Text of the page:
I don’t know if I agree with that. Definitely different instrumentation. Different colours, as far as I’m concerned. I definitely always want to be welcoming. I think that so much music and even just the way people message themselves – we’re telling our stories all the time these days. Everyone’s a storyteller. I feel like so much of it is too cool, or exclusive, or has this level of attitude. I really wanted to write music that I was gonna be stoked to play. That’s mostly what it was about. Because I spent so much time touring last time, I just was like, “I wanna make things that can be fun to play.”

CDM: ‘Give A Little’ is a song that’s very optimistic, it has a lot of hope in it. Do you find it hard to remain optimistic with the world in its current state?
I think there needs to be more hope in the world. But I agree with you. Shit is bleak. There’s so much darkness and hate in the world, and so much division. Everything feels decisive. But I think people are really working to find the light, and the light is getting stronger. I mean, I make music because it shows people they have more in common than they might think. Because even if you have different perspectives on what you think is the best thing for our economy, you might know what it feels like to be sad. Music brings people together. For me, it’s about community. I make this music for myself. It’s my way of processing and mental health and all these things, and then I get to a show and suddenly I’m connecting to something that feels much bigger than myself. I’m being held up by this group of people who have this common belief in the emotion of the song. Having the ability to soundtrack someone’s life is the craziest privilege. I’m hopeful because I feel like I have to be. There’s not any other option at this point. Whatever this is in the world going on right now, this can’t fuckin’ be it. Like, there’s gotta be something else. And if I can be part of making someone’s day better and distracting them from all the shit in the world, then that’s my place, and that feels like some of the most meaningful work that I can do in my lifetime. There’s just gotta be something else.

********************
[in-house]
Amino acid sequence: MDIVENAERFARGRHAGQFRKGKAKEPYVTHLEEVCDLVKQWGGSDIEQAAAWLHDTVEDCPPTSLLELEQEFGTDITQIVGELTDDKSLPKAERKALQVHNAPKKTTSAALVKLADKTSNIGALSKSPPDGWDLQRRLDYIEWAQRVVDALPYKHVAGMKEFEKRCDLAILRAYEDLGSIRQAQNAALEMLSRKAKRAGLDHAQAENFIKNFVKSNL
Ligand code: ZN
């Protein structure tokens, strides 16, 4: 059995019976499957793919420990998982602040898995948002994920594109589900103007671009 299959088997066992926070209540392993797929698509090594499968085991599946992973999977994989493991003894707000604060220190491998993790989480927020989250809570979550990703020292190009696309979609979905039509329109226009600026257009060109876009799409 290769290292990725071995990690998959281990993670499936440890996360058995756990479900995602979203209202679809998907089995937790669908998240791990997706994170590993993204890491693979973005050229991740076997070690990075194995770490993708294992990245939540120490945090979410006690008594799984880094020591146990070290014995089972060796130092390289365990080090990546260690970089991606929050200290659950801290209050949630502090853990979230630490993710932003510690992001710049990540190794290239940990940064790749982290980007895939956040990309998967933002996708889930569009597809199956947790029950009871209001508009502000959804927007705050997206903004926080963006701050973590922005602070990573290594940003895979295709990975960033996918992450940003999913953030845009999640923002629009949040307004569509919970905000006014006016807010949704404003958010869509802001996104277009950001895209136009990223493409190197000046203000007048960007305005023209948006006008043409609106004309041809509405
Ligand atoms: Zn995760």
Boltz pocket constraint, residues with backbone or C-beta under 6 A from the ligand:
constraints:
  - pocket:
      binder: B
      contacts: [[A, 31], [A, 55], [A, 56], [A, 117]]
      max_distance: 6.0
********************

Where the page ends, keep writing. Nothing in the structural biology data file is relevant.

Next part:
CDM: Yeah, and it’s great that you can bring that optimism to people, and not just at a live show but all the time. Another one of the new songs you played last night, called ‘The Knife’, seemed to reflect similar themes. I think you said it was about being frustrated at the state of the world.